The race of men is an extremely diverse one. Although they originally came from the Old Continent, men have spread all over the world and split into many different cultures and races. Although they are not imbued with magic like other creatures, humans can learn to wield it and able to learn more types than most others. They have no extra special abilities or aptitudes except their versatility and drive. While often at odds with other races, they can occasionally form alliances with the less aggressive races such as elves and dwarves. The less scrupulous among them do not shrink back from hiring orcish mercenaries, either. They have no natural enemies, although the majority of men, like most people of all races, have an instinctive dislike of the undead. Men are shorter than the elves, but taller still than dwarves. Their skin color can vary, from almost white to dark brown.

'Islefolk'
Humans made landfall on the Green Isle in a time before recorded history, settling into a prosperous conglomeration of small kingdoms and city-states. For centuries they flourished on this lush island to the west of the Great Continent, until the arrival of the Wesfolk and the subsequent invasion of the orcs.


... and a Wesfolk unit might be described thusly:
The race of men is an extremely diverse one. Although they originally came from the Old Continent, men have spread all over the world and split into many different cultures and races. Although they are not imbued with magic like other creatures, humans can learn to wield it and able to learn more types than most others. They have no extra special abilities or aptitudes except their versatility and drive. While often at odds with other races, they can occasionally form alliances with the less aggressive races such as elves and dwarves. The less scrupulous among them do not shrink back from hiring orcish mercenaries, either. They have no natural enemies, although the majority of men, like most people of all races, have an instinctive dislike of the undead. Men are shorter than the elves, but taller still than dwarves. Their skin color can vary, from almost white to dark brown.

'Wesfolk'
The Wesfolk were the last migration of humans from the Old Continent before it fell to the orcs. The first meeting with the natives of the Green Isle was not a pleasant one, and many perished in the resulting war, which pushed the Wesfolk into an unfavorable position on the island. Their underhanded tactics and use of undead spirits gave them a vile reputation, but it was they who first introduced magic to the rest of mankind.
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Re: Content Gaps in Mainline (Writing)

Postby Turuk » July 25th, 2014, 1:28 am

johndh wrote:Currently, I see five distinct groups: Wesnothian, Islefolk, Wesfolk, Clansmen, and Khalifate.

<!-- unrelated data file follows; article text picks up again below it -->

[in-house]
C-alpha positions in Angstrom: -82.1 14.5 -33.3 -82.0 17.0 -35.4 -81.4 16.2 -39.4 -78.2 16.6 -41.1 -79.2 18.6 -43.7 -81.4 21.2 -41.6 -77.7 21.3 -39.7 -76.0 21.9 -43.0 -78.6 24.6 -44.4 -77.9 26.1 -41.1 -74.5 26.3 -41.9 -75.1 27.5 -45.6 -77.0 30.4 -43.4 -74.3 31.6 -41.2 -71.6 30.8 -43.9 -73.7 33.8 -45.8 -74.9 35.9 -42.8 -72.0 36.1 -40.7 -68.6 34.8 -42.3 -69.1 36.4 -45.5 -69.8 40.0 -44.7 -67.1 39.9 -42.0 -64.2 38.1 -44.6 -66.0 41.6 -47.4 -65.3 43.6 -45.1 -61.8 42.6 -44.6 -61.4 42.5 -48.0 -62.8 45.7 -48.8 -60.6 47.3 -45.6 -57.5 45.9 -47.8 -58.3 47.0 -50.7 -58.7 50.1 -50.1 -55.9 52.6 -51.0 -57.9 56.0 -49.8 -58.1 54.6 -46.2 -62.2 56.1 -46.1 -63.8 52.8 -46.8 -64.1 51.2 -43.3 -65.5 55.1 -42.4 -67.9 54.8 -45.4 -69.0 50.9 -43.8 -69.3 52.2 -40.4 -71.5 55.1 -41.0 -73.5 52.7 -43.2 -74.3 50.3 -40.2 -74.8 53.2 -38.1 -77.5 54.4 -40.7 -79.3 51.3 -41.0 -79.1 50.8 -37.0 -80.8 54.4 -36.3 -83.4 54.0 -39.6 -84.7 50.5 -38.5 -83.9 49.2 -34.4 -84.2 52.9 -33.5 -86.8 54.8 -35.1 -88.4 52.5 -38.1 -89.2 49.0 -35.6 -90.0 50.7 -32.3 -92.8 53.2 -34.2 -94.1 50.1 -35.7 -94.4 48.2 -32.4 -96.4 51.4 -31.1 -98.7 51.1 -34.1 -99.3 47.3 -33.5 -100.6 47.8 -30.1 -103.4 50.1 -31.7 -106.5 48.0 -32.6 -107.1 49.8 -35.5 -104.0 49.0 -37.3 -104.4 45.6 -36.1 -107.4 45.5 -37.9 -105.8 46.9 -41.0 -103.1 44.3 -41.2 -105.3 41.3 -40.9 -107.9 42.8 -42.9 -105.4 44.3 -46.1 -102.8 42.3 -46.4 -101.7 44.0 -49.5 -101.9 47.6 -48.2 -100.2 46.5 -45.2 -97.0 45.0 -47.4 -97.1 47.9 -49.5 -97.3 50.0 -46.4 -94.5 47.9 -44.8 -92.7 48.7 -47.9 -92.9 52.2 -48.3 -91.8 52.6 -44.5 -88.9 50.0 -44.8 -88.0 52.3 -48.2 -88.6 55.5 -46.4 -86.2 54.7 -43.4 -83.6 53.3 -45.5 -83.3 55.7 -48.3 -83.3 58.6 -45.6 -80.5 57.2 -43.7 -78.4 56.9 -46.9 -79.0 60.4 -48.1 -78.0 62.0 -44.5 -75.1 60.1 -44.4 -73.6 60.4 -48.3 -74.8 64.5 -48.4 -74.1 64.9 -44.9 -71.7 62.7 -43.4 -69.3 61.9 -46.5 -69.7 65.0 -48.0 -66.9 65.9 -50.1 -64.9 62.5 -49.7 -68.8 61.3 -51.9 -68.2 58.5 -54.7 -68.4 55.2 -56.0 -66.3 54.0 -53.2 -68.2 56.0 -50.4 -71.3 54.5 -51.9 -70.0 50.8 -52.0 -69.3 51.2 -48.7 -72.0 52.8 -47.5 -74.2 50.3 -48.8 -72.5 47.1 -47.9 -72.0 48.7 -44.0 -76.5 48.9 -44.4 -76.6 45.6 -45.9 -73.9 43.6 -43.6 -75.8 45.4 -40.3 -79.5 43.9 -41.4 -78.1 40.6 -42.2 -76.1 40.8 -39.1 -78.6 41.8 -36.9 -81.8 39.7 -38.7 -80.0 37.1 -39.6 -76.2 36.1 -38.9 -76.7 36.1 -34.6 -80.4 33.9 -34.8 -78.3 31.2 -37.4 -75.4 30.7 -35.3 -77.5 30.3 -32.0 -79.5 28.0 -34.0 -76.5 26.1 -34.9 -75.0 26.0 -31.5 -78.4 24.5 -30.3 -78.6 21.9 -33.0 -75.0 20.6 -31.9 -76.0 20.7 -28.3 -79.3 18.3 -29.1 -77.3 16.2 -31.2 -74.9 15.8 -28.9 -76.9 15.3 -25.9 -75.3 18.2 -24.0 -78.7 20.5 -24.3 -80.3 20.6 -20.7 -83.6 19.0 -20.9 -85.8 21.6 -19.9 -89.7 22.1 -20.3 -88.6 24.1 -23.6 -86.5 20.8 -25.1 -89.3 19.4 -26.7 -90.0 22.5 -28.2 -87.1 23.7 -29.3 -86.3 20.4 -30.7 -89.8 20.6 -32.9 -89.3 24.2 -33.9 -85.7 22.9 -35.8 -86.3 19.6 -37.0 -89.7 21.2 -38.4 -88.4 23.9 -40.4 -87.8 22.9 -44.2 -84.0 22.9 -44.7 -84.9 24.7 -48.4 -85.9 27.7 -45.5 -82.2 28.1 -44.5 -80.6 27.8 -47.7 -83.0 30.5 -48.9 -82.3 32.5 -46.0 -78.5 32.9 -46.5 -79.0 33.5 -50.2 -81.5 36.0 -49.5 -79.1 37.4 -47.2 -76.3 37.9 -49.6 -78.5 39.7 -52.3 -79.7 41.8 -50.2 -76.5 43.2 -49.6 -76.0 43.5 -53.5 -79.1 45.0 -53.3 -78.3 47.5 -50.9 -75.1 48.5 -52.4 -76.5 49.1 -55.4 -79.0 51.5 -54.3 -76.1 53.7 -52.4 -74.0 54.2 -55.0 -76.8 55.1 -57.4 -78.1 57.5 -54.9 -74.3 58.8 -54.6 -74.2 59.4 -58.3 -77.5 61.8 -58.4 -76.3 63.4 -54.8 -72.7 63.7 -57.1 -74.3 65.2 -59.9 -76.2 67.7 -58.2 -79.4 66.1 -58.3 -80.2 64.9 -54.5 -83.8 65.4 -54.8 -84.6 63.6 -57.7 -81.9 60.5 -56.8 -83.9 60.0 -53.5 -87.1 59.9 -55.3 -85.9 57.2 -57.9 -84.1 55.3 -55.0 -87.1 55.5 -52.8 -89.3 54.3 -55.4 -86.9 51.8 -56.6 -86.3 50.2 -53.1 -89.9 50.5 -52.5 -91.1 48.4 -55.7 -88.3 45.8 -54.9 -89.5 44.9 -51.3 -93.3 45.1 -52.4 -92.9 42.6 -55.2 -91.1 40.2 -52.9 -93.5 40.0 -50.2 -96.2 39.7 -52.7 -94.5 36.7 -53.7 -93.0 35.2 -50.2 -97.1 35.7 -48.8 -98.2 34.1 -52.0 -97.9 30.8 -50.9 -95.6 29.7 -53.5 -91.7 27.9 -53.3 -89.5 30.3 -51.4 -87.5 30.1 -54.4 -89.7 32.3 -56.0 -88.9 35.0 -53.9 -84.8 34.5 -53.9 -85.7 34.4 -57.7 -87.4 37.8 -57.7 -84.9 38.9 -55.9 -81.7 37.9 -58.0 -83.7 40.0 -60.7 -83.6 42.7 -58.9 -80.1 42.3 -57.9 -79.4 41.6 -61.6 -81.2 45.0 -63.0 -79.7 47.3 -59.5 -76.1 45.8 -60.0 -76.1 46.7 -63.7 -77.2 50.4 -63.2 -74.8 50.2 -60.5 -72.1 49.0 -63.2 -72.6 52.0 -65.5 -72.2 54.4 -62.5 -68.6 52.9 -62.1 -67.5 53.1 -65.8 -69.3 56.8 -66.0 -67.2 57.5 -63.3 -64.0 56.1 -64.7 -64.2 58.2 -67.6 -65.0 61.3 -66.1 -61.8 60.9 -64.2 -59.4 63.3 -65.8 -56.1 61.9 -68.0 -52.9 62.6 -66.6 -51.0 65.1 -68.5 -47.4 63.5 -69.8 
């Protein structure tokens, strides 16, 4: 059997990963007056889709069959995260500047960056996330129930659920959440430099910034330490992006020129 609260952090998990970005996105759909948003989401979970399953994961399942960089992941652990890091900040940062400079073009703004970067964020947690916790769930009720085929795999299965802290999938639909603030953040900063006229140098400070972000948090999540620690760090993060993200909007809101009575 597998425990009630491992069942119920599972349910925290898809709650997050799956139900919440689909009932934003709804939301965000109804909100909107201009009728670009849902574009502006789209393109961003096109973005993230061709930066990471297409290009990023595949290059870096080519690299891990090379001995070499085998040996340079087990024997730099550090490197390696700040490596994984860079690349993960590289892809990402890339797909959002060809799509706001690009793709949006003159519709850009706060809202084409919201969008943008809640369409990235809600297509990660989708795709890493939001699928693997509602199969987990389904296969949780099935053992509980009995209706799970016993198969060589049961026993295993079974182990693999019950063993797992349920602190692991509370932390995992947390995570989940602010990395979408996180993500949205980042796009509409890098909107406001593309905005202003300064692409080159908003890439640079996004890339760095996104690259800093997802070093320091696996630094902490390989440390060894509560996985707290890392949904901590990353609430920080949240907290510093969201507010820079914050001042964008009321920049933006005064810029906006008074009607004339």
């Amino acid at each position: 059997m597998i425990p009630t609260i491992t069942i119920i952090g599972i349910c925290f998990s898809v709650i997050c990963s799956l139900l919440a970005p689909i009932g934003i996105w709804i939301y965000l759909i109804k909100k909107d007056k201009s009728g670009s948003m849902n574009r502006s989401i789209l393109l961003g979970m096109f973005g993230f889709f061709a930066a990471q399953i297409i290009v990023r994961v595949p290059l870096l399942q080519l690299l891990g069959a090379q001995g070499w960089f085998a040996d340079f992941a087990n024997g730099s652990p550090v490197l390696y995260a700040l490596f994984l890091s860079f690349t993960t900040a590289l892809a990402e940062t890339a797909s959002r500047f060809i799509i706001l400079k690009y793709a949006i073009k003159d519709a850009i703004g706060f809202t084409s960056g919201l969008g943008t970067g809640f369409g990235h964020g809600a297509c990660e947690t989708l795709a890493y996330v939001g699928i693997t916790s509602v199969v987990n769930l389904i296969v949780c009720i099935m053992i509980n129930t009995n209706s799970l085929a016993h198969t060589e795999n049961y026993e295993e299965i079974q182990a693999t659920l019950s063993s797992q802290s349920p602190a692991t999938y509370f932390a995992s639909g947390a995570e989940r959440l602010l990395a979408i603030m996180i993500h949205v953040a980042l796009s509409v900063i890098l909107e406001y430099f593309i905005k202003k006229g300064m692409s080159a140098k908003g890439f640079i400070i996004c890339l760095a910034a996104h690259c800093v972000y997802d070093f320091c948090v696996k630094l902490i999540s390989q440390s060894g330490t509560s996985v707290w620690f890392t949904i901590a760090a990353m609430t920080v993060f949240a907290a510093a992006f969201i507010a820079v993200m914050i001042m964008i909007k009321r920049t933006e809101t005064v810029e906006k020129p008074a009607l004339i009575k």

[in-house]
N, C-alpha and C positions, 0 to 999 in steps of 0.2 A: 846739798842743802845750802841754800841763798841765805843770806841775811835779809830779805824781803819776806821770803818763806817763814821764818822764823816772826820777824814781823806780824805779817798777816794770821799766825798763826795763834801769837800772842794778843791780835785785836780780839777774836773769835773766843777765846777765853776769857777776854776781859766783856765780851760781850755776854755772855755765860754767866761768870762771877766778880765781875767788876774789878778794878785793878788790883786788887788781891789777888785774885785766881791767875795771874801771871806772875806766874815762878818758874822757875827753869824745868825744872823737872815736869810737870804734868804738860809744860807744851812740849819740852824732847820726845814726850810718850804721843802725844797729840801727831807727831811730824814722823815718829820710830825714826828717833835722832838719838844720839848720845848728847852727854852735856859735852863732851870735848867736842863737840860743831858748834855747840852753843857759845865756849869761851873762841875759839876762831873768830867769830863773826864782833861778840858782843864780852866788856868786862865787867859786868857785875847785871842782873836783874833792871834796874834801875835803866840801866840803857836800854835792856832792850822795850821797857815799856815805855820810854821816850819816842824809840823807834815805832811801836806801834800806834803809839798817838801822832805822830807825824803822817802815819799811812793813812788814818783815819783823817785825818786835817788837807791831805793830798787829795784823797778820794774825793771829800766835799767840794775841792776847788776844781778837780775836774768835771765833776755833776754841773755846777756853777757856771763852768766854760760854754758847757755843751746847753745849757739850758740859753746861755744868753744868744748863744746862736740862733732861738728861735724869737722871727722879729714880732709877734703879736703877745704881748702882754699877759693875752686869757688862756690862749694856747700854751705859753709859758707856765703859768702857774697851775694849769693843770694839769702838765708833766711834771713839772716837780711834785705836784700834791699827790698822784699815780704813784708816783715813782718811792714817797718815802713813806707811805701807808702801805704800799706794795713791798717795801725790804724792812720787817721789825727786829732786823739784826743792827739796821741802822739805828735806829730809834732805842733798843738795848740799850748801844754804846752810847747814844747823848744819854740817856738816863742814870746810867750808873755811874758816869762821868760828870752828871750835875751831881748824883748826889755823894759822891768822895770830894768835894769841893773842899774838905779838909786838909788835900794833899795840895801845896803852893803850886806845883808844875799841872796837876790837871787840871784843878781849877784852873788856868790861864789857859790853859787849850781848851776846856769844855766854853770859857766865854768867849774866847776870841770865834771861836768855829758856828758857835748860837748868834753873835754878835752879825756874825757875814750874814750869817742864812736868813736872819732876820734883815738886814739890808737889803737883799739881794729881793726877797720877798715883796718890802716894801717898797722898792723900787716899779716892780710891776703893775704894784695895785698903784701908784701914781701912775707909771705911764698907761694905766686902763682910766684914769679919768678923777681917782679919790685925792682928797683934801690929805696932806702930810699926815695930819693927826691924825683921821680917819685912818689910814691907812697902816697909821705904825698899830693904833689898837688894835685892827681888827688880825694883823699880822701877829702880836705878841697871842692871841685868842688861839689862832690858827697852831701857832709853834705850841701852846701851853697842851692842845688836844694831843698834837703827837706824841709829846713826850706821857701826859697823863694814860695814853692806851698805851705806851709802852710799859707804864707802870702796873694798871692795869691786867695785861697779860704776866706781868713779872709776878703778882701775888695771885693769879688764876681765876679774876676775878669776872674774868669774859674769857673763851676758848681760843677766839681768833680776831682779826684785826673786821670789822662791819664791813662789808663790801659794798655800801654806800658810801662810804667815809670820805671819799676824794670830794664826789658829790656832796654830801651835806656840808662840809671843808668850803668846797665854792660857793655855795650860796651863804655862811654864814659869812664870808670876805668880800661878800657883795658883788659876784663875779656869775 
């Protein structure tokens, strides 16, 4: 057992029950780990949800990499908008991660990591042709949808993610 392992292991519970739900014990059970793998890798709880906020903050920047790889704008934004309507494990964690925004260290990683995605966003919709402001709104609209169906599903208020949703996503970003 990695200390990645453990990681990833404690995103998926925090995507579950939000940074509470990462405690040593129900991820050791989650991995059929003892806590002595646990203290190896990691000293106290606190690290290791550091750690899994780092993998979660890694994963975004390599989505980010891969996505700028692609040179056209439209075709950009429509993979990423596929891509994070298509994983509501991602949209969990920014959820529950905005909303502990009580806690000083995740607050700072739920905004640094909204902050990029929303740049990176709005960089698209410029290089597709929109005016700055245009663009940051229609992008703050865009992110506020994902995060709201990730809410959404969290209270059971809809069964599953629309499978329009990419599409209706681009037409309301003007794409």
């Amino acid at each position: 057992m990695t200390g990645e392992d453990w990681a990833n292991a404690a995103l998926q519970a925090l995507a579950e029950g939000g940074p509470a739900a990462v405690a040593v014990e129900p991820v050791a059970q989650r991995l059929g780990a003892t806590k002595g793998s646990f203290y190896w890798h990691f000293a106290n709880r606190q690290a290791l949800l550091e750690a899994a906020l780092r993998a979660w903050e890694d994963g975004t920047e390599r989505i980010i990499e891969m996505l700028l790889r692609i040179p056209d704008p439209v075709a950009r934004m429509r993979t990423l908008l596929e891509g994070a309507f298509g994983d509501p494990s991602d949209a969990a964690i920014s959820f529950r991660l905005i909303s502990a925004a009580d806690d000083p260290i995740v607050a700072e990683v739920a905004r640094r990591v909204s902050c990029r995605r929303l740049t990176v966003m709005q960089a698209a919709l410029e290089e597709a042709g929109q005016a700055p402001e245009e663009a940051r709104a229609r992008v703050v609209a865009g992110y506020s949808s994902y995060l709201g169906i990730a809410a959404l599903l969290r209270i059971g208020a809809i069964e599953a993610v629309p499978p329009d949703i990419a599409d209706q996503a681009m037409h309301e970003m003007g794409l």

That might be a better solution as it would further iceiceice's idea of a split, but allowing for more diversity than just east vs west. I like the initial descriptions that you wrote out.
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Re: Content Gaps in Mainline (Writing)

Postby Andrettin » July 25th, 2014, 12:07 pm

If I may make a suggestion, how about adding "cultures"/"subraces"? Races would determine the available traits and names, as well as the unit's category. If a culture isn't specified, no change from how it already is. But if a culture is specified, then names (but not traits, since these seem largely biological) are taken from the culture's name selection instead. Cultures would then become subcategories in the encyclopedia, with units showing up more or less like this, for instance:

-> Human
-----> Wesnothian
----------> Spearman
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Re: Content Gaps in Mainline (Writing)

Postby johndh » July 25th, 2014, 2:52 pm

Andrettin wrote:If I may make a suggestion, how about adding "cultures"/"subraces"? Races would determine the available traits and names, as well as the unit's category. If a culture isn't specified, no change from how it already is. But if a culture is specified, then names (but not traits, since these seem largely biological) are taken from the culture's name selection instead. Cultures would then become subcategories in the encyclopedia, with units showing up more or less like this, for instance:

-> Human
-----> Wesnothian
----------> Spearman

Personally, I favor a solution that wouldn't require any new C++, and I suspect that this solution would.

Anyway, I don't know how much has been established canonically about gryphons, but I recall that they get peeved when you steal their eggs, so here's my initial attempt at their race description:
Gryphons are large and powerful beasts who share traits of both terrestrial predators and birds of prey. They are territorial and aggressive, but can be tamed and ridden by the daring. Their ability to fly in spite of their great weight has led some scholars to suspect a magical nature.


As always, bring on the critiques. If somebody is more familiar with the subject matter as it appears in BfW, feel free to take a swing at it yourself. :)
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Re: Content Gaps in Mainline (Writing)

Postby Xalzar » July 25th, 2014, 6:13 pm

I don't agree on the proposal of splitting the human race description into various "cultures". It is not consistent. The other races are generical ("elf", "dwarf", "orc"), sure they are definitely not descriptions of a single "culture" (then it should be e.g. "northern elf", "knalgan dwarf", "old continent orc"...).